TWA natural hair
Circa 2001, passport pics are NEVER cute

I first ‘went natural’ when I was in my late twenties.  I wanted a change after my second relationship break up. I wanted to be invisible to men and I thought cutting of my hair and wearing an afro would do the trick. NO, I’m not being ‘full of myself’ it’s just the way of things in Trinidad, I think anyway. I’m sure its not all men, but men in the Trinidad generally like women with long hair and so called ‘good hair’ at that (the straighter and softer the better). I’m guessing it’s down to our slavery and colonial past. At any rate, I wanted to be free.  Imagine my surprise when I looked cute with my TWA! Then again I was a UK 8, with skin that was in good condition. I really looked after myself back then, not hubby no kids, just Number 1. Bags packed and armed with my texturizer kit, I arrived in Heathrow in 2001.

My hair grew quickly so I began to use my texturizer, but sparingly because I had no idea was I was doing.  There wasn’t a barber for Afro hair in the village or town centre of Cambridge back then. At least I didn’t know of any and there was no one to advise me otherwise. It wasn’t until I moved to London 10 months later, that I had my first relaxer, in West London by the aunt of an acquaintance of mine.  By the time I moved into my second flat share in the summer of 2003, one of my flatmates had referred me to her hairdresser.
circa 2004

 

circa 2007

 

Aug 2009
 I didn’t look back from my creamy crack addiction untill 2010, when I decided I wanted to become a mum.  I transitioned for about three months but then I did a DIY  BC (big chop) , after a feasting on YouTube videos. Not for the faint of hear I might add. I wouldn’t a DIY BC recommend it unless you have a hairdresser on speed dial.
Feb 2010
big chop natural hair
TWA rescue by my mate Chelsea
Feb 2010

Thankfully my dear friend Chelsea rescued my botch job and I’ve not looked back since.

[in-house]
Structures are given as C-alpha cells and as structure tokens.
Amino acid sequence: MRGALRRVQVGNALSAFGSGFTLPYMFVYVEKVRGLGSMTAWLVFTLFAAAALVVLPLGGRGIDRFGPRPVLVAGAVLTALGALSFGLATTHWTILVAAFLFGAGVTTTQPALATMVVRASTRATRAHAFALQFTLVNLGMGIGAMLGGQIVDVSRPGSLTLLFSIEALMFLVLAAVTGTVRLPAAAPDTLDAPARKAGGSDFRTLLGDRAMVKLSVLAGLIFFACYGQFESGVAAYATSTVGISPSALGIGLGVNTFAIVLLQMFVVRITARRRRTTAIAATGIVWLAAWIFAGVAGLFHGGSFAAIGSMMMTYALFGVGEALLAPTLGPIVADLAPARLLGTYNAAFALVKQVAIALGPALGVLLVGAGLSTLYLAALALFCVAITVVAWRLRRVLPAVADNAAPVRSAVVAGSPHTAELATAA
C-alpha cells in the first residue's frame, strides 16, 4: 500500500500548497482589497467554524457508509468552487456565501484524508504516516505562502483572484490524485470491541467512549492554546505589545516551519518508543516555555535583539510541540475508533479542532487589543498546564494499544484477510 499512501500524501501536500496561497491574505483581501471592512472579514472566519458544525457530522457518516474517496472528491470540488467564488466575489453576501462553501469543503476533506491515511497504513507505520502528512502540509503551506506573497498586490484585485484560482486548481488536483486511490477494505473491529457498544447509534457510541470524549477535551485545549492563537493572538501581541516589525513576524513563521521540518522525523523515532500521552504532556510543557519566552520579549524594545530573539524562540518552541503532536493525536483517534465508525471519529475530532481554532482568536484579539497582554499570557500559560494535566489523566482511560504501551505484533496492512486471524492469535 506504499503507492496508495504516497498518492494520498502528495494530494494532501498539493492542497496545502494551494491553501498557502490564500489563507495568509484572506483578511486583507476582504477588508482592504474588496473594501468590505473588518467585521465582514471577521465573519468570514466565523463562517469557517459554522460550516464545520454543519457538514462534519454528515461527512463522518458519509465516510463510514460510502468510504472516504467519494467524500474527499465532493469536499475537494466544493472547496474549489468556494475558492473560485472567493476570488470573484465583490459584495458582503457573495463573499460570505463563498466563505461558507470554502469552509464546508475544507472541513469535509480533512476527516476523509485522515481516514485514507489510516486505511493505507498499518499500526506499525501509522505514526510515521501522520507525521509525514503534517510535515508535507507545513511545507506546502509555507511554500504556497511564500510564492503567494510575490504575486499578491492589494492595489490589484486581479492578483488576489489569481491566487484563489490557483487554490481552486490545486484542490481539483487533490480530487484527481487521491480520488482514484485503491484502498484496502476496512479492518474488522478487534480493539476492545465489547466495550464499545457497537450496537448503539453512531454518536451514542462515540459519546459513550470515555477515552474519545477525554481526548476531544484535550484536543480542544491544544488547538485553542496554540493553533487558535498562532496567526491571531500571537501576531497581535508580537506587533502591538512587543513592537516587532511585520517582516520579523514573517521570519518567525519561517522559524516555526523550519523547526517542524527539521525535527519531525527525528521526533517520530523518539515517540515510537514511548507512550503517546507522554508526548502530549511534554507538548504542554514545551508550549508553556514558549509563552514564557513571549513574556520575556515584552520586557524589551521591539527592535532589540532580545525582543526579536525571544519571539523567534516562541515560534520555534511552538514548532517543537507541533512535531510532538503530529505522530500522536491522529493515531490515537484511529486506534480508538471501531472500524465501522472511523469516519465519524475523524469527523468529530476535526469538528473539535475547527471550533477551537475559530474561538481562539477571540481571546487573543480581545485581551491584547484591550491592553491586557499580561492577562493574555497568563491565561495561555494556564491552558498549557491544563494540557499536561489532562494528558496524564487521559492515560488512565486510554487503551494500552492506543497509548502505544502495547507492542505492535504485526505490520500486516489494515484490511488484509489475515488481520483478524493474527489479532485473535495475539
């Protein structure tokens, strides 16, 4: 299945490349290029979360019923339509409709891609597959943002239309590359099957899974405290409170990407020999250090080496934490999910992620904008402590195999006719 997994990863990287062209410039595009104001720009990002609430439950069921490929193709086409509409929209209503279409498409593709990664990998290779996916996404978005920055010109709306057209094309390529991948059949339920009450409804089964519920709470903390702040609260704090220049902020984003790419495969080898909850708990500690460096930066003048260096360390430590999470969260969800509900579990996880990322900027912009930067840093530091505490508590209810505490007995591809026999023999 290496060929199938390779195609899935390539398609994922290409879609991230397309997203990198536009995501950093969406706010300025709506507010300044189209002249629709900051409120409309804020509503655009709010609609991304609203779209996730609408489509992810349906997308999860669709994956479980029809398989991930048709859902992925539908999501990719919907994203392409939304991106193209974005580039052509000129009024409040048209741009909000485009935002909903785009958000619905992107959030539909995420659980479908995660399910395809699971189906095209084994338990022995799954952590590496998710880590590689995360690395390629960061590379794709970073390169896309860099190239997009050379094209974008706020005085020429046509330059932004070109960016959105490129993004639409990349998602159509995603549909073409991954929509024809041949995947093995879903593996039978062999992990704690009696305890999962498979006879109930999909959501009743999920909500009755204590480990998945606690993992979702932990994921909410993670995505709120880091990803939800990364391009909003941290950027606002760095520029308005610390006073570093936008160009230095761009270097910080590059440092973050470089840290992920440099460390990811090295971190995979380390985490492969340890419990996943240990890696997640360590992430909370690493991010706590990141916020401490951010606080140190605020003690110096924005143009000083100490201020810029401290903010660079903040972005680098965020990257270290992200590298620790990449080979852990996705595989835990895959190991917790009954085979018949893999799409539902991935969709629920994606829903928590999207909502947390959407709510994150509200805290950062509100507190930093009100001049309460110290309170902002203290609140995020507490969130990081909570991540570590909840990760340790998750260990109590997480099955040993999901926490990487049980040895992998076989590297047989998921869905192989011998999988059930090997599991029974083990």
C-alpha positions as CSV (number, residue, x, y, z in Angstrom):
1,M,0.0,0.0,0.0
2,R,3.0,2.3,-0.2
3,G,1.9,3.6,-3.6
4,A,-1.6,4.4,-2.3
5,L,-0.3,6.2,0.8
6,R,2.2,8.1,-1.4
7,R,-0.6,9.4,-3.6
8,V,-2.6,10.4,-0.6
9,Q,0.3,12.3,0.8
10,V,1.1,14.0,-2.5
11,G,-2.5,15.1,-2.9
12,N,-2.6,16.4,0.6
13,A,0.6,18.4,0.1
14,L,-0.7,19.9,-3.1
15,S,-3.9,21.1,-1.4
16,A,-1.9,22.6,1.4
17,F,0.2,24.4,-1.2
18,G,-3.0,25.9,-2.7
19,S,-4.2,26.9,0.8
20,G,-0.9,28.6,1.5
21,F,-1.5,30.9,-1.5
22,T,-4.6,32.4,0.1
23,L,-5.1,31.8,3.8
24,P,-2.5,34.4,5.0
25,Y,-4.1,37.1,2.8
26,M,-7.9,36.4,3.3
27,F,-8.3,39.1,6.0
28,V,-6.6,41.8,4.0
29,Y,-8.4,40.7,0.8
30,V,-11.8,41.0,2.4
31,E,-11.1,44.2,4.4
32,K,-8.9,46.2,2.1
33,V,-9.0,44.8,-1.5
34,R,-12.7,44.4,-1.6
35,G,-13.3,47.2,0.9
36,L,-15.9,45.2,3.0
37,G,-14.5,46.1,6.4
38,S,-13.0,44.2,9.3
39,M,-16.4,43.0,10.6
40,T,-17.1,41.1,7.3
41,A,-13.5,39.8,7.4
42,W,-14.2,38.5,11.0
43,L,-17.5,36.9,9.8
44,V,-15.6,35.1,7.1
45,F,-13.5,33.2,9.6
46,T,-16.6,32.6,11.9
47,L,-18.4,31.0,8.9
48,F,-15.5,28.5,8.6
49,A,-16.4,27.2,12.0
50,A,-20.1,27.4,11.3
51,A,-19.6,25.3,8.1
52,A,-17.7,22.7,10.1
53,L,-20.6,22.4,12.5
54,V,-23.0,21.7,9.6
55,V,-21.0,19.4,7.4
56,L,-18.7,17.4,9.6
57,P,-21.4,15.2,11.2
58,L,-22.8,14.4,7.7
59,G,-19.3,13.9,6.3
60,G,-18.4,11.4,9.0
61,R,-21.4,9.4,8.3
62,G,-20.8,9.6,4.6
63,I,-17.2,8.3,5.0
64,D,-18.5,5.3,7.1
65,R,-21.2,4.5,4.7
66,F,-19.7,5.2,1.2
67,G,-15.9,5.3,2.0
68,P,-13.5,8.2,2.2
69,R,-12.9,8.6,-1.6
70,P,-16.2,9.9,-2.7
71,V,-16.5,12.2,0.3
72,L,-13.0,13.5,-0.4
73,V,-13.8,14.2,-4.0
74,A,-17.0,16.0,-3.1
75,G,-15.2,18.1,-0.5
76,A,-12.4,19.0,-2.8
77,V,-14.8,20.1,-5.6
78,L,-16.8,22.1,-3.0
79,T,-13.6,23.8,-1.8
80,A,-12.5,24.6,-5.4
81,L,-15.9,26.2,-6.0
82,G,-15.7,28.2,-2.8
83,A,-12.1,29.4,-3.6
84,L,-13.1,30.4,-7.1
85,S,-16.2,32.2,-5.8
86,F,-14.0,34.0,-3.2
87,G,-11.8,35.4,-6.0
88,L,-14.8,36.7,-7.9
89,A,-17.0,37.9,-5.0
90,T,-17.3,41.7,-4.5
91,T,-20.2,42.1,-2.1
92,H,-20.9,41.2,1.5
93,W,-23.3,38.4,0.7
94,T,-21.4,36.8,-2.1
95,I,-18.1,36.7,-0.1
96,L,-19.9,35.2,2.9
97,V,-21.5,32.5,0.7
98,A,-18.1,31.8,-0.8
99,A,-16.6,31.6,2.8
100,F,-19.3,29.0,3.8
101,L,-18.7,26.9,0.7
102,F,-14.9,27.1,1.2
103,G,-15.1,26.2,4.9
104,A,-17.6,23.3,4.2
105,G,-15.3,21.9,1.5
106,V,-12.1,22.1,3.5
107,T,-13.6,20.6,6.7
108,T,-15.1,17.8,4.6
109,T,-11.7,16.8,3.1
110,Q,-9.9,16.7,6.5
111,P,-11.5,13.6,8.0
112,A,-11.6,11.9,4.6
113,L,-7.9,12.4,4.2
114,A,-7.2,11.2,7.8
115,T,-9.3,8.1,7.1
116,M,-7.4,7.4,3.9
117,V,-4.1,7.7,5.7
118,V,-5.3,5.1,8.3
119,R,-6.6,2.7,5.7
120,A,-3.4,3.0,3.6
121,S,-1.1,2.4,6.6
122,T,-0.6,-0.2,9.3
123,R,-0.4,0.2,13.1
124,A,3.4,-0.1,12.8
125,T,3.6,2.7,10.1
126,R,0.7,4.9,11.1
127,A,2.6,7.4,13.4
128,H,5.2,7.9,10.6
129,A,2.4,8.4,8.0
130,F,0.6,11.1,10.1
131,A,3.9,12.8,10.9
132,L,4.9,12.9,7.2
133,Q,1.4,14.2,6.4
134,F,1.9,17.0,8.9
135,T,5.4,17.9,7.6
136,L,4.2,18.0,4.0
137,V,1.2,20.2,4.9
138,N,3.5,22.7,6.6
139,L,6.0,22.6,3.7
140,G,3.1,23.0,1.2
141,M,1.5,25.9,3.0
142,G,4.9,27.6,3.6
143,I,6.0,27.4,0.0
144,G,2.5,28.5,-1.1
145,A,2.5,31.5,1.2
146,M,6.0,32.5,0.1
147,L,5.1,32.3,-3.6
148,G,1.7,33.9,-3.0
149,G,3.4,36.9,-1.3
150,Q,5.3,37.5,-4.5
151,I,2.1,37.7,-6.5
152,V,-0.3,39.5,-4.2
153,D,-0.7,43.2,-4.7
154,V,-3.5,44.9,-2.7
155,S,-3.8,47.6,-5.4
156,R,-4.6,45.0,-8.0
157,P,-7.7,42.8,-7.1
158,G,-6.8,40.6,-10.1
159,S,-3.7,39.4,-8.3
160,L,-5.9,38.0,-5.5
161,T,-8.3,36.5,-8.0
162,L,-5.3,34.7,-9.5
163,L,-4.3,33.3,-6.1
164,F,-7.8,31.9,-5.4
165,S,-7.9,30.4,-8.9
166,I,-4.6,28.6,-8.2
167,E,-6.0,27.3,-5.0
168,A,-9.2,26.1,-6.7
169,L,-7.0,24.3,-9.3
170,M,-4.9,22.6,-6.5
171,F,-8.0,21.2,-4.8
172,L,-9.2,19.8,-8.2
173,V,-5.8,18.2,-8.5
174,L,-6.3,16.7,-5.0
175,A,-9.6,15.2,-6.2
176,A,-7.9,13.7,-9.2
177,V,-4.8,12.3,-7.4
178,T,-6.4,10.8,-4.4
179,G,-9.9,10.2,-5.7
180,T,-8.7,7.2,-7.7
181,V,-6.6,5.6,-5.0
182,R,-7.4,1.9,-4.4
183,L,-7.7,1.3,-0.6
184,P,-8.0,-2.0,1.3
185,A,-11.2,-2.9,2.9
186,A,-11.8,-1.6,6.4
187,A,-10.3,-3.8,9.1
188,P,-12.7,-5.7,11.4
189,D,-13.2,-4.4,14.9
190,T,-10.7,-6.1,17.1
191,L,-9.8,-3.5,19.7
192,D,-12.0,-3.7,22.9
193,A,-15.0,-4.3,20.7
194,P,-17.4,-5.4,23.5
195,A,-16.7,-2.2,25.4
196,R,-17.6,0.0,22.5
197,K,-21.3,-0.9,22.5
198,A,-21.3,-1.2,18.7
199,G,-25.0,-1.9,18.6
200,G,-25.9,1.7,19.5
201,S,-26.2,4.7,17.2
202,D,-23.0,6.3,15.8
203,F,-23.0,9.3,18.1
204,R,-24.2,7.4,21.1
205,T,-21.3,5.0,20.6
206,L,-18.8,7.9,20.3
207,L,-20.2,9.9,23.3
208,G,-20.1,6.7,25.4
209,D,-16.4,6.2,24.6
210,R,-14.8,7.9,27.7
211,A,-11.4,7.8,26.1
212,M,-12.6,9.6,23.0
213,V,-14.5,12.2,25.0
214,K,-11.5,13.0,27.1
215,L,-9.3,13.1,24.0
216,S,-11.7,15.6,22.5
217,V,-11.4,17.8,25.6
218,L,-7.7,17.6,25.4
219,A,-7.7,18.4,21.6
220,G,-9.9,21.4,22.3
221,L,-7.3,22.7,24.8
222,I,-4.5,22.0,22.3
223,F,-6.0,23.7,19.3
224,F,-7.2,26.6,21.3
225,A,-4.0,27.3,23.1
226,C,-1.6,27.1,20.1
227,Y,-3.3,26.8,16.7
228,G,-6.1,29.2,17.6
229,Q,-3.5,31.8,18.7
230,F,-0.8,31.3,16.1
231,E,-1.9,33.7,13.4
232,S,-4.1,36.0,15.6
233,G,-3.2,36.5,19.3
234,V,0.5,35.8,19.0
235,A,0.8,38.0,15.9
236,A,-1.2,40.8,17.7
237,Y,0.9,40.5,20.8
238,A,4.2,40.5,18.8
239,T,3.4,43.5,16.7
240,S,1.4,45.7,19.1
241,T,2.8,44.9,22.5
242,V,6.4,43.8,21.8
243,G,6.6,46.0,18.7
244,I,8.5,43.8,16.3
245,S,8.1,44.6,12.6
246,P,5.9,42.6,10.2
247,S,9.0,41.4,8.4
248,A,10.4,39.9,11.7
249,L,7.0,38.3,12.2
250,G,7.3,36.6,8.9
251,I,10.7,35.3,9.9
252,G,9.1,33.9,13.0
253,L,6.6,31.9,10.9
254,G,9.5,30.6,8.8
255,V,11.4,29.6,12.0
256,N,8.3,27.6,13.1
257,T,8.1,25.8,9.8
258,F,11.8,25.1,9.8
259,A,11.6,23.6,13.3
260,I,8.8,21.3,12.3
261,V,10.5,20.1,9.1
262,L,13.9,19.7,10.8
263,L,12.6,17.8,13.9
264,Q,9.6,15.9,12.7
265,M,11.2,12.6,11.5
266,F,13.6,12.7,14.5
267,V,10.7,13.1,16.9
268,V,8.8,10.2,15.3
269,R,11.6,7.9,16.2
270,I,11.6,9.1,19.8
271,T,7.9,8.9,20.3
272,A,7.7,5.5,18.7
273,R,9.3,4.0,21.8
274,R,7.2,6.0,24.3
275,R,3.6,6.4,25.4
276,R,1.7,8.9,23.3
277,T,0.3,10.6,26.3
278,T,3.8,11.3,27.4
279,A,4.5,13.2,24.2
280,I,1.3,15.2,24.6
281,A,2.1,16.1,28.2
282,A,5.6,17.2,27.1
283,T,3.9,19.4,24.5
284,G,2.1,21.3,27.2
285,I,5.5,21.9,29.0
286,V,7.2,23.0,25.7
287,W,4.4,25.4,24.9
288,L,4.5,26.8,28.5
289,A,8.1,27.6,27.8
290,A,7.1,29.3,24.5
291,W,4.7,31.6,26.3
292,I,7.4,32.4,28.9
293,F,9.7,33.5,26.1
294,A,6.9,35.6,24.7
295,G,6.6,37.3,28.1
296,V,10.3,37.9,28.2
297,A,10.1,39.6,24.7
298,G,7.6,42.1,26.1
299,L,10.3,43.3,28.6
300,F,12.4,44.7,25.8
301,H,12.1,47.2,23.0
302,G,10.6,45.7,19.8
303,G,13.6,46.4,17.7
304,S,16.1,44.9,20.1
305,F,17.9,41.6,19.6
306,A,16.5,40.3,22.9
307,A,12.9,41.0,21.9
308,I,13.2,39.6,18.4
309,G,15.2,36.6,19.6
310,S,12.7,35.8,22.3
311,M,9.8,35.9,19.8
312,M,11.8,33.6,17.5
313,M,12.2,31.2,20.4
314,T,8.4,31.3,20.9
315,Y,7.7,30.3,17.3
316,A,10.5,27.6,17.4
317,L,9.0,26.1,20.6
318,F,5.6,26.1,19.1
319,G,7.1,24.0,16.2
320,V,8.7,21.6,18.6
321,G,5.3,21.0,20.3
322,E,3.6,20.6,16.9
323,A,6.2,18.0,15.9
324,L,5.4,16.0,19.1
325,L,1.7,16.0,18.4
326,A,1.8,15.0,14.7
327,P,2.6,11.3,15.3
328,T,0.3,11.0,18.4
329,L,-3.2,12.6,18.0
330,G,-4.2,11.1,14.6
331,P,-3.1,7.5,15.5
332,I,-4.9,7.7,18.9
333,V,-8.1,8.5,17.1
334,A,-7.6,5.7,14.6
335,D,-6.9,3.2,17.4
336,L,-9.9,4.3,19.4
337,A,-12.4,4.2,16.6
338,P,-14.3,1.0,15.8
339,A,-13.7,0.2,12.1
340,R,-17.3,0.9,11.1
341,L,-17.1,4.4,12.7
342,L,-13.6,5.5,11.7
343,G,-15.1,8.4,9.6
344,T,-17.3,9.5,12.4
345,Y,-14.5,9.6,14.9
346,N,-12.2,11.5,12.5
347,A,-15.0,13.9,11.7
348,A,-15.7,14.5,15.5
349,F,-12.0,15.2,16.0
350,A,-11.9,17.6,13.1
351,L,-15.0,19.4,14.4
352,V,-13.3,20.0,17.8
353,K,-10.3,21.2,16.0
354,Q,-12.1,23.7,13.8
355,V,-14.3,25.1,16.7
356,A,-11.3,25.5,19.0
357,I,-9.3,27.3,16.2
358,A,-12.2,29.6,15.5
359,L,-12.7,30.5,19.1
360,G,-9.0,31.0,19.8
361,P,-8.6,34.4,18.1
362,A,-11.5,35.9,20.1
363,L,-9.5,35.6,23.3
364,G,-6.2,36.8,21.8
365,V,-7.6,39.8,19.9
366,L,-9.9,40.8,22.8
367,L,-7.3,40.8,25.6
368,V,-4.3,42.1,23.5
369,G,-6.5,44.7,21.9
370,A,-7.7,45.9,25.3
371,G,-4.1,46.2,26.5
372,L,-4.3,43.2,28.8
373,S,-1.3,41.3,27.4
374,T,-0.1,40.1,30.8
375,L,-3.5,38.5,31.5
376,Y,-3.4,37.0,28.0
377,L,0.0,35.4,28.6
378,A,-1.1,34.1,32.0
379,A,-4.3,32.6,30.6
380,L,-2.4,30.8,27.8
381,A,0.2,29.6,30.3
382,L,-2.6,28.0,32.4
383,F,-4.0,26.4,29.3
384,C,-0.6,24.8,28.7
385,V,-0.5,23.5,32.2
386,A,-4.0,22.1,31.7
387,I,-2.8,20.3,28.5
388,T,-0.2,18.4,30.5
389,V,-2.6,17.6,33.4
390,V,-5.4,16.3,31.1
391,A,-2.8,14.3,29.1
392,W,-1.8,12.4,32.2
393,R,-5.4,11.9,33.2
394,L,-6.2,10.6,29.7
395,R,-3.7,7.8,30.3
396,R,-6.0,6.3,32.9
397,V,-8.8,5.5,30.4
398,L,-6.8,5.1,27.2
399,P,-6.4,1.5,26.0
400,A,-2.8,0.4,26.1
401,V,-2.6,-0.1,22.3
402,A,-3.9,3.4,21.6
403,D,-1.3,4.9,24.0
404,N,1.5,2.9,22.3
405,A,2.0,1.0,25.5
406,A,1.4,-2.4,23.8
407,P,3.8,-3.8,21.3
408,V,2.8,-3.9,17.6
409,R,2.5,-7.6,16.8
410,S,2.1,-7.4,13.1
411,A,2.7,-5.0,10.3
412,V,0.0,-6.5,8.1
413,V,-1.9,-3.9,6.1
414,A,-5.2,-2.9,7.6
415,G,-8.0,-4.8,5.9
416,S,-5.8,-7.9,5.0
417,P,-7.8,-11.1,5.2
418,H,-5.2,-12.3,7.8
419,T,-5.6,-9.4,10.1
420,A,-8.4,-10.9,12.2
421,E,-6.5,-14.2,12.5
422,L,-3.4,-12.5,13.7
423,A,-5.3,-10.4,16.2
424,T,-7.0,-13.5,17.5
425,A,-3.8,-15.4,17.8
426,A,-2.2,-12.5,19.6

I’ve been natural for over three years. I’ve primarily taken care of my hair during this time, as my own hairdresser is a bit far since we relocated last summer. I’ve tried the local hairdressers and had bad experiences. My hair was badly handled and I’d leave with my hair looking worse than if I’d styled it myself. Then I’d return home, hubby to ask ‘How much did you pay for that?’ No it’s not fun and it’s not pretty when a hair dresser gets it wrong!  It has to be said that are not enough hairdressers who know how to take care of natural Afro hair, in London. Although many ladies opt to chemically process their hair in Trinidad, chances are there will always be someone who can braid, cornrow and style natural hair.
5 mths pregnant, June 2010 (T’dad)
June 2010 (T’dad)
For me, that someone is my mum.  Thankfully, due to YouTube and natural hair bloggers I don’t feel all alone in the wilderness any more.
twist out natural hair
April 2013

 My hairstory has taken a turn for the better. So bloggers keeping doing your do!

I’d love to hear from naturalistas who have traveled or relocated? How did you maintain your hair? What has been your experience in finding a hairdresser and products that suit your hair needs?
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